RFRA Culture war stifles emerging growth companies
Dear Tech Community –
While RFRA legislation obviously requires lots of clarification that even legal scholars disagree about, what is clear is the impact it’s having on the brand of our state and on our tech community and companies.
We’ve been working behind the scenes with a coalition of others to find a solution to mitigate the impact to our businesses and our talent attraction brand. More details are coming soon about how you can get involved. I wanted to share with you, our tech community, the letter that we also delivered to our government leaders.
More to come … Mike.
I realize that this Religious Freedom Restoration Act (RFRA) debate is a complex and contentious topic that could take a long time to fully unpack and negotiate, and I realize that many teams, ours included, are working around the clock. That said, in representing the initiative focused on growth of Indiana’s technology companies, I have to stress the impact that reputation damage will do to our state’s economy.
Company expansions that would bring new jobs and investment are being put on hold, events are being canceled, sponsors are pulling out, and travel bans are being levied—all of which set us back economically regardless of whether or not it is fair or in some cases a bit hypocritical. Sadly, people are forming a very one-dimensional perception about our state.
For the aforementioned reasons alone, we should halt this RFRA culture war immediately. Beyond the fact that it misrepresents our inclusive and welcoming community, less visible and harder to quantify is the impact this is having on our emerging growth companies, both now and in the future. These fast-growing startups and scaleups actually create most of our net new jobs. New companies (i.e. those that are five years old or newer) produced more than two-thirds or 40 million net new jobs between 1980-2005 in the U.S., according to the Kauffman Foundation.
Why does this RFRA debate impact emerging growth companies?
Tech-skilled talent, capital investment and customers are the essential resources—the lifeblood—that enable these companies to thrive, hire, and compete globally. But those resources are very reputation-sensitive. When a company’s state is thrust into the national spotlight and painted as discriminatory and unwelcoming, it threatens the flow of these vital resources of talent, capital and customers.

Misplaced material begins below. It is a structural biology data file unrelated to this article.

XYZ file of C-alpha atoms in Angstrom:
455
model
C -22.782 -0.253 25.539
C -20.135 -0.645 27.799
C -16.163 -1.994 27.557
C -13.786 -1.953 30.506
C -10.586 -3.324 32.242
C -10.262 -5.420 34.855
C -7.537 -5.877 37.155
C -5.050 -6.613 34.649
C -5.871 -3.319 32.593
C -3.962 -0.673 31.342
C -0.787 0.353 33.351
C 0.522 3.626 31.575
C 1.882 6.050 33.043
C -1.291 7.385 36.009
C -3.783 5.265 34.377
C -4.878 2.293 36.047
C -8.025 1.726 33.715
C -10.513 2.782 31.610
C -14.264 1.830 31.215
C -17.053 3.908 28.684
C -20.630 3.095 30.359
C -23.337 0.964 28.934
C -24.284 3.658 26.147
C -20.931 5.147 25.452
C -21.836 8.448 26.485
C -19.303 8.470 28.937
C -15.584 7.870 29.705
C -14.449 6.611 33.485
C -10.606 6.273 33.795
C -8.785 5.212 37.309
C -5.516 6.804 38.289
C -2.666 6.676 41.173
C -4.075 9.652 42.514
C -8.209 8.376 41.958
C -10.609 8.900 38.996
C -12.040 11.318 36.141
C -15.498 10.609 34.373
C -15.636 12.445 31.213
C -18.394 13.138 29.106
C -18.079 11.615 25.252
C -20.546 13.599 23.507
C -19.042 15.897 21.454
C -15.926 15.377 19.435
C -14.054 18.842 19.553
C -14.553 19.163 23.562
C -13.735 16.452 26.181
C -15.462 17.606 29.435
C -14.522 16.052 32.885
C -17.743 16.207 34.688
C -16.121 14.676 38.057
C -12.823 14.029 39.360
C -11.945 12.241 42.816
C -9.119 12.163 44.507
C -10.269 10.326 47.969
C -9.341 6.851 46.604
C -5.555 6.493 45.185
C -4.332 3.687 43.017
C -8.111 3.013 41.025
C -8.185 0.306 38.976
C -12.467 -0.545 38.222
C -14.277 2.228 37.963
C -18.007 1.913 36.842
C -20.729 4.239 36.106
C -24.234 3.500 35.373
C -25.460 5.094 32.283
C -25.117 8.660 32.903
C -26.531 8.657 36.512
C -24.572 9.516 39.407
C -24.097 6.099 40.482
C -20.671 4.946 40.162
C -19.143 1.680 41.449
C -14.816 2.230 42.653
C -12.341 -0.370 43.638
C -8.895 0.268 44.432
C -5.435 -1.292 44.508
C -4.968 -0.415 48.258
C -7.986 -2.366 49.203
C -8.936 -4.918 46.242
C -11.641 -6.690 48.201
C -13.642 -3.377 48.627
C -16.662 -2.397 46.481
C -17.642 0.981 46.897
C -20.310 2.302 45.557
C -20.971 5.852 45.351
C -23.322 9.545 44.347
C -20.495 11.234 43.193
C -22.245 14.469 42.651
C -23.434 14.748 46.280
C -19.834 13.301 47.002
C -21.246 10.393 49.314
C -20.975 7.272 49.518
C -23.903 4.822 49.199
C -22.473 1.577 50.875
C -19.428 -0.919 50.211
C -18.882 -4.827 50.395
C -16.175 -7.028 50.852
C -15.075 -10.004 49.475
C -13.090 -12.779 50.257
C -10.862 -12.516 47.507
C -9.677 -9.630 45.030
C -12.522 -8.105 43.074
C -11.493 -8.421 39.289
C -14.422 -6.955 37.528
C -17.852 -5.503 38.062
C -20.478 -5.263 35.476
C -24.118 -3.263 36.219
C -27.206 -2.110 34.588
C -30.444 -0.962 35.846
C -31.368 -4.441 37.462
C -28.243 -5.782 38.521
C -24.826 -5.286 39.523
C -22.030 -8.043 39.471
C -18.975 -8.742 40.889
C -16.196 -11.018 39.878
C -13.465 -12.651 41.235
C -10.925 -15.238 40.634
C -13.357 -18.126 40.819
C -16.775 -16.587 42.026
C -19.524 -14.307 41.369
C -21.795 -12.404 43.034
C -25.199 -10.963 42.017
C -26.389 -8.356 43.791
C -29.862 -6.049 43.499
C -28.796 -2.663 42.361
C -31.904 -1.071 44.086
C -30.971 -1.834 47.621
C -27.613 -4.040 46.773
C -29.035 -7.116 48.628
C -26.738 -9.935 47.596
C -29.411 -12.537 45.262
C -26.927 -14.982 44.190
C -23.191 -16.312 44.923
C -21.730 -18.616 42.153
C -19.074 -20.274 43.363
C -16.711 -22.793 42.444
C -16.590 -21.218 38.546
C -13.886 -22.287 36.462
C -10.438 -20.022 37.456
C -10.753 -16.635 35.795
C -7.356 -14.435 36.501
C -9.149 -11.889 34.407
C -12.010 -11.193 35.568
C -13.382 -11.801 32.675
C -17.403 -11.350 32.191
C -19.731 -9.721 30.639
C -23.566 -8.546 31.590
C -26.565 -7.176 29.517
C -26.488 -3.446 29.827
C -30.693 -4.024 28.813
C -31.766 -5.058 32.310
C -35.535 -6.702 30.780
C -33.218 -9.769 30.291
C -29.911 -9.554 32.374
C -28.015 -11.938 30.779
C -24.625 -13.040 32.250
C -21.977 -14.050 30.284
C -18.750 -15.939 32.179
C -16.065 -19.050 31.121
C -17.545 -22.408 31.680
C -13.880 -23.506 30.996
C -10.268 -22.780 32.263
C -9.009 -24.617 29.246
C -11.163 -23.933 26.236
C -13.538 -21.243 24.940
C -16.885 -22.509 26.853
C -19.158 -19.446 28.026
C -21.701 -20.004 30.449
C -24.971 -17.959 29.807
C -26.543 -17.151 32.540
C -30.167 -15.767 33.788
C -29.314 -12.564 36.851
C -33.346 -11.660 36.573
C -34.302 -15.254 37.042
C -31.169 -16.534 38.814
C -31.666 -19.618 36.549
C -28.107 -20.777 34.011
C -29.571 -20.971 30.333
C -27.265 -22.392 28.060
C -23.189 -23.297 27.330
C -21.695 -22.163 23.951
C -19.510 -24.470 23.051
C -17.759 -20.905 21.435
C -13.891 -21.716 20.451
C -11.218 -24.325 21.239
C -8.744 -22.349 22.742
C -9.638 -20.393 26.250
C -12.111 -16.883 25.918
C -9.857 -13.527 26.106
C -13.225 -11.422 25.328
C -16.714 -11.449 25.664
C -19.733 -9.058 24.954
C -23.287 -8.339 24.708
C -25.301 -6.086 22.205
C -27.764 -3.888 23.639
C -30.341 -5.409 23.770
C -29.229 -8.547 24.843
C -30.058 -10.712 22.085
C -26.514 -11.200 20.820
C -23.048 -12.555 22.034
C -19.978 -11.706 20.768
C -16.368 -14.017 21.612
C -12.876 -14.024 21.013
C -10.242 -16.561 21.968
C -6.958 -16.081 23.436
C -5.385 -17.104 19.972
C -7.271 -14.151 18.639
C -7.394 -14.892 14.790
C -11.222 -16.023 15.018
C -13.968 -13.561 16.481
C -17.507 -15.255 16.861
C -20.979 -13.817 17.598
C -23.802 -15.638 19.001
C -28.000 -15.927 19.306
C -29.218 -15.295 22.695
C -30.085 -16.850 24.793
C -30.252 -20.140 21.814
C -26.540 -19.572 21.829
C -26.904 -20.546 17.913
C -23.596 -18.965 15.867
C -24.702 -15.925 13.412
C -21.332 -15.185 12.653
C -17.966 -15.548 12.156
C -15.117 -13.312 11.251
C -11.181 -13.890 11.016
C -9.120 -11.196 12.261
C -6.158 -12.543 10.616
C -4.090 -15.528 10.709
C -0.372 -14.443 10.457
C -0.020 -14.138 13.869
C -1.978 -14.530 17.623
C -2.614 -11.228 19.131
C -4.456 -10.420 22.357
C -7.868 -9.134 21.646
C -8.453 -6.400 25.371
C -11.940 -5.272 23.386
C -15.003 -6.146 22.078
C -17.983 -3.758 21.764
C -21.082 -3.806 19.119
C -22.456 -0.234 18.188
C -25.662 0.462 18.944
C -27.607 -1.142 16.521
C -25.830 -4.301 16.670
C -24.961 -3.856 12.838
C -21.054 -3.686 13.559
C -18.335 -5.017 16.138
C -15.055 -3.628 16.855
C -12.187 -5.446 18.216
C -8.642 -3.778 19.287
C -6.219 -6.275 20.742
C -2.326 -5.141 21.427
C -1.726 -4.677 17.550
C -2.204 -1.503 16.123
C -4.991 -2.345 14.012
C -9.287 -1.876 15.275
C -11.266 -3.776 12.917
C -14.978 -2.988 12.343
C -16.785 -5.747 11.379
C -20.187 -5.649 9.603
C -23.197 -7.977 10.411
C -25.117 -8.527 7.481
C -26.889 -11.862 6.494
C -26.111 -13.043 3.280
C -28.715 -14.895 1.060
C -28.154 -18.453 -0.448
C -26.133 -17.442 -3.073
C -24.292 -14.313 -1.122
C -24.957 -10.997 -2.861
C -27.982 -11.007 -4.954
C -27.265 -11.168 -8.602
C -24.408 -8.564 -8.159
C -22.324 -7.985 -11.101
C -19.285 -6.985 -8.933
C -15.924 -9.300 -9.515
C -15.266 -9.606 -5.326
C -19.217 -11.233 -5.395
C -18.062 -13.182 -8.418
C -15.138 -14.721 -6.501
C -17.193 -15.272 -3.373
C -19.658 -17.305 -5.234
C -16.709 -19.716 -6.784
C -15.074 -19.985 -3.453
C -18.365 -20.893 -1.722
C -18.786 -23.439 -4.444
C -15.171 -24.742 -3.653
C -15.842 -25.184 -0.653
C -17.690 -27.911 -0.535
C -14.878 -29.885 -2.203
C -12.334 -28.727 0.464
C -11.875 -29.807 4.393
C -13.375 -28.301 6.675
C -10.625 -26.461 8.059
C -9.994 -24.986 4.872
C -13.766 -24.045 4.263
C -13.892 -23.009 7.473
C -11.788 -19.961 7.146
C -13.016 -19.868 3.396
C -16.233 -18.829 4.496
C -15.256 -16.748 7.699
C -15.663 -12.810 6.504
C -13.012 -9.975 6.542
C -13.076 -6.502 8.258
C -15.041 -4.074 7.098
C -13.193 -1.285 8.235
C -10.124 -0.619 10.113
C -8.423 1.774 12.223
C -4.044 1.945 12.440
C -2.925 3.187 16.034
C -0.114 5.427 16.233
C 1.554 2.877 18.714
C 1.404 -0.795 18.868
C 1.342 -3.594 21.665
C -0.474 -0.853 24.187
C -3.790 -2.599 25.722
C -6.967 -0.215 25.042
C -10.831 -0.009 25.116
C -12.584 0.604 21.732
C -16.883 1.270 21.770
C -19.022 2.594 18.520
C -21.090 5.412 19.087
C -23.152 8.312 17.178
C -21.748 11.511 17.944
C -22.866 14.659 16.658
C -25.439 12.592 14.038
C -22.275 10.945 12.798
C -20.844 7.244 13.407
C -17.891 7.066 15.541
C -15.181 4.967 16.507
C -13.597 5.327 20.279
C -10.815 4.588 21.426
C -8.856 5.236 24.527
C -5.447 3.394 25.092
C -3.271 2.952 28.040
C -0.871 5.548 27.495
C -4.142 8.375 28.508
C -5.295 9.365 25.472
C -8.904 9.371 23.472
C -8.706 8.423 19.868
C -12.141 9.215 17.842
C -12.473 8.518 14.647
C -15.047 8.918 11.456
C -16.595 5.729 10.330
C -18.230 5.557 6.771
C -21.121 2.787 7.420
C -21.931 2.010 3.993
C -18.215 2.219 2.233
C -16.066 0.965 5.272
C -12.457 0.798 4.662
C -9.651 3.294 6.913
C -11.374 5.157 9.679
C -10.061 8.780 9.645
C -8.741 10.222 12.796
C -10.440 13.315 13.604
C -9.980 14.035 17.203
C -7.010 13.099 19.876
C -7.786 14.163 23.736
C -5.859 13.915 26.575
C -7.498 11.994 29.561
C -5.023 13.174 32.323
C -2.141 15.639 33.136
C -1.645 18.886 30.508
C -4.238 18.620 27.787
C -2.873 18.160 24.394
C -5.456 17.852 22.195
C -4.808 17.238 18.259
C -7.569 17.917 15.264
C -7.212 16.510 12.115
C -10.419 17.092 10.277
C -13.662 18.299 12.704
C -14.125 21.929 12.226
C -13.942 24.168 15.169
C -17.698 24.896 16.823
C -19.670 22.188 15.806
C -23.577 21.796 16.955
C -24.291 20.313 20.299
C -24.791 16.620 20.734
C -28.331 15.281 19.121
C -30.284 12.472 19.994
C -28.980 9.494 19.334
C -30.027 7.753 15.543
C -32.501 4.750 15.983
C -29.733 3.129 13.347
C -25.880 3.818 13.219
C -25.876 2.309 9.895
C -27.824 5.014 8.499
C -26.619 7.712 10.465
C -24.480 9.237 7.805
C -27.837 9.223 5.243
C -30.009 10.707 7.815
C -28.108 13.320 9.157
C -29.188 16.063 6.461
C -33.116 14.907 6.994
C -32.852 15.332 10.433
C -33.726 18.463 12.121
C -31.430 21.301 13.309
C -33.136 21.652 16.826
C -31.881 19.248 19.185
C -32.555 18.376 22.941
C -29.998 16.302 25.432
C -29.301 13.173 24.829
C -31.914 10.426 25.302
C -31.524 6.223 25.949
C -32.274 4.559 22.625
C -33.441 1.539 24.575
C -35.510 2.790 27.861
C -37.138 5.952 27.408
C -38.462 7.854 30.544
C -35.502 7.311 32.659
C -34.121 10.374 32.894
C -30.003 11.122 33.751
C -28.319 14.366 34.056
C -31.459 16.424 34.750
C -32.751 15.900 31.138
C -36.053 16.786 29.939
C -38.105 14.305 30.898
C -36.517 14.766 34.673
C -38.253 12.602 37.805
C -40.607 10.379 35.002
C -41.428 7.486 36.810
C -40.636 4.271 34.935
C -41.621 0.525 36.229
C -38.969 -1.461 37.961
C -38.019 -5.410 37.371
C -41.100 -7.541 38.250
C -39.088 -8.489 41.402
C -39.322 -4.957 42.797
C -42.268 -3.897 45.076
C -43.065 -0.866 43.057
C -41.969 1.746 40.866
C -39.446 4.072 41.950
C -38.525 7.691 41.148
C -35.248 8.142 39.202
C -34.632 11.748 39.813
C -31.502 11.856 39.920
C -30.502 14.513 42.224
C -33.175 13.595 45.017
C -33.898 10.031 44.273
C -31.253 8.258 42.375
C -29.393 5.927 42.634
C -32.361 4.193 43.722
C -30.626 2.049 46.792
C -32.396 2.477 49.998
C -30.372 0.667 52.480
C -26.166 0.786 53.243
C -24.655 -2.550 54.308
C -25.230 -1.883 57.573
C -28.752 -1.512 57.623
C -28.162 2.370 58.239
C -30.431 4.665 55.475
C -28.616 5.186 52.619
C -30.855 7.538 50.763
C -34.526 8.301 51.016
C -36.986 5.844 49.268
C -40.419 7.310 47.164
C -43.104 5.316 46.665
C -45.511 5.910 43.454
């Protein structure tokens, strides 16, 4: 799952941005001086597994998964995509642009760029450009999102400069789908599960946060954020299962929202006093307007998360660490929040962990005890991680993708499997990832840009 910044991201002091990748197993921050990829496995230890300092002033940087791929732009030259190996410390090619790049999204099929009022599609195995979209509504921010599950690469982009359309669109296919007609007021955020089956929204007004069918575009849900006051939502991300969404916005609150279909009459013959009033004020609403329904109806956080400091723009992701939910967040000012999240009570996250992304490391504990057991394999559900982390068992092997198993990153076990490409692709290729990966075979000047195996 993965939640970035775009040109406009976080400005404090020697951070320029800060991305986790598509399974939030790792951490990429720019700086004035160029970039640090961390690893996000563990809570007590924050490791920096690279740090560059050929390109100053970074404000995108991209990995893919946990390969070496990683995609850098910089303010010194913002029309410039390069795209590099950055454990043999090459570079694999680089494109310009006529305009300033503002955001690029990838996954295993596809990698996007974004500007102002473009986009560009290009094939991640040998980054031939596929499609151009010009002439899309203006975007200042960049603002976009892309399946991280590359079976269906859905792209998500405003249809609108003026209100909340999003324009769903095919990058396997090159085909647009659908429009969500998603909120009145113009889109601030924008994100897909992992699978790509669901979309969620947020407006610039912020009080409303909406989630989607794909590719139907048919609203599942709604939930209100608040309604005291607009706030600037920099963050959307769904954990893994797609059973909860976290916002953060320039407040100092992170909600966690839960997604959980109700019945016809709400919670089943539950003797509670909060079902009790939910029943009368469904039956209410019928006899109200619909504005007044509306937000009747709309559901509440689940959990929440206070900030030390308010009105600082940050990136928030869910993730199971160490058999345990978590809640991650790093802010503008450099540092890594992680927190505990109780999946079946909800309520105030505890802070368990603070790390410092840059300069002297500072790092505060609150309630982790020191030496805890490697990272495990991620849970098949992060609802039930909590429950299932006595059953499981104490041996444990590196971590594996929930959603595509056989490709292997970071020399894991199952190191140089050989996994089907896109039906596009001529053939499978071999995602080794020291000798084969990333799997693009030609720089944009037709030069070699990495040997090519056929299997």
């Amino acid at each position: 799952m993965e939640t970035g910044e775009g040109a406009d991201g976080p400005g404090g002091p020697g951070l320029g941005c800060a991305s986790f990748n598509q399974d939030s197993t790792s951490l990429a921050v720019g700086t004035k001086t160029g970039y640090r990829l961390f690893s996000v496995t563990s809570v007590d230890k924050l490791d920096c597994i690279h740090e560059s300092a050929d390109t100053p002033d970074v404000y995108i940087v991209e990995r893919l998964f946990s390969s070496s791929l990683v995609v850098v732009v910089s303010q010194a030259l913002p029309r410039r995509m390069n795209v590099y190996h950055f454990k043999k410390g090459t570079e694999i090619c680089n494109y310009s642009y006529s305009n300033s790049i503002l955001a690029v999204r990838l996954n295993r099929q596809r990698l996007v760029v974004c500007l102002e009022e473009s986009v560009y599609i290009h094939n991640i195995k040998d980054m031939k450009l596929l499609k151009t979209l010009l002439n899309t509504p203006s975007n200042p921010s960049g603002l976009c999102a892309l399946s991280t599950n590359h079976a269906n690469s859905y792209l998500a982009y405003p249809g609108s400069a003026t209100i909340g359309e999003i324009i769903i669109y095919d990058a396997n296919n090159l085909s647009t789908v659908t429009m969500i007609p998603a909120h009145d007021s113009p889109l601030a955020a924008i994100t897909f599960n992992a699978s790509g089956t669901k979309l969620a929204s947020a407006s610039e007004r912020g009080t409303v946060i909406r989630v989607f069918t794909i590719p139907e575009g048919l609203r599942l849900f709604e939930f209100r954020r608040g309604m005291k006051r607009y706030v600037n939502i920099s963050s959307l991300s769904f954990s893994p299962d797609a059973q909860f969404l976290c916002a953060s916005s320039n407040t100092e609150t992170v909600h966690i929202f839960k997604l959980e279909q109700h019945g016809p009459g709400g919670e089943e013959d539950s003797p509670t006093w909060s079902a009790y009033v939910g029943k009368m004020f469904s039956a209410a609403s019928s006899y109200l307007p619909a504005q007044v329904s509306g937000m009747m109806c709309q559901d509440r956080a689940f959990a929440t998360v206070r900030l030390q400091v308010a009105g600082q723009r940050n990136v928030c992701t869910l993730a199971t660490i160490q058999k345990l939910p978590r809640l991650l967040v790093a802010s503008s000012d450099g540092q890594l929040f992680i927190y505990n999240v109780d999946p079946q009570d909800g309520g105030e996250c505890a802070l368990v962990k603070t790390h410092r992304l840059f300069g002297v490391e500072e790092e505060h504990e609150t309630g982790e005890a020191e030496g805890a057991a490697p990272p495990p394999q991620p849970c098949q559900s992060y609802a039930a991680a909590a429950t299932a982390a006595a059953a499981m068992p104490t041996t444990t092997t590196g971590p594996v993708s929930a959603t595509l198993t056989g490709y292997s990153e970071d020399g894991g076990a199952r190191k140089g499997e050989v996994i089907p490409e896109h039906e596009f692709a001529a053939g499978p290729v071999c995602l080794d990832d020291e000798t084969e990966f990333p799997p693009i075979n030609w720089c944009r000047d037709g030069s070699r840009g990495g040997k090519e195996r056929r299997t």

Tech-skilled individuals are in high demand everywhere, so they are increasingly choosing where they want to live first and then deciding where they want to work. Computer-related jobs in Indiana are growing faster than computer-related jobs nationwide–something only true with a couple Indiana industry sectors–but competition is very high, with talent being recruited by the likes of Apple, Microsoft, Amazon, and Yelp—many of the same companies that have been bashing Indiana lately. This talent is needed by companies large and small all around the state, across most all industries.
Indiana’s state government needs this talent too. Median salary for computer-related occupations in Indiana is more than double that for the state’s other occupations ($68,500 vs. $32,500), and software developers command a median salary over $80,000. Computer-related jobs increase the tax base and disposable income, but new and existing computer-related jobs are jeopardized by this negative firestorm.
We’ve been making great progress in getting venture capital firms from the coasts interested in Indiana’s emerging growth companies. Potential investors contact me nearly every week and they are actively traveling here, but that interest is turning into questions not only about our values but about the impact that reputation damage will have on prospective investments.
Regarding customers, local executives tell me that prospective customers are already getting cold feet. That’s hard to hear, but even more so since, our state has been on such a roll lately. Since 2007, success of companies in the Indiana tech community led to more than a dozen IPOs or acquisitions, transactions that yielded more than $4.7 billion in market value.
To keep growing we need a steady and increasing stream of talent, investment capital and customers. Because of the latest controversy, all three are very much at risk and as a result, so are our emerging growth companies. We need to stop the bleeding; otherwise we will stunt the growth, or worse yet, lose an entire generation of entrepreneurs and employees—our highest-potential job creators. These young, emerging companies are our future; we must protect them.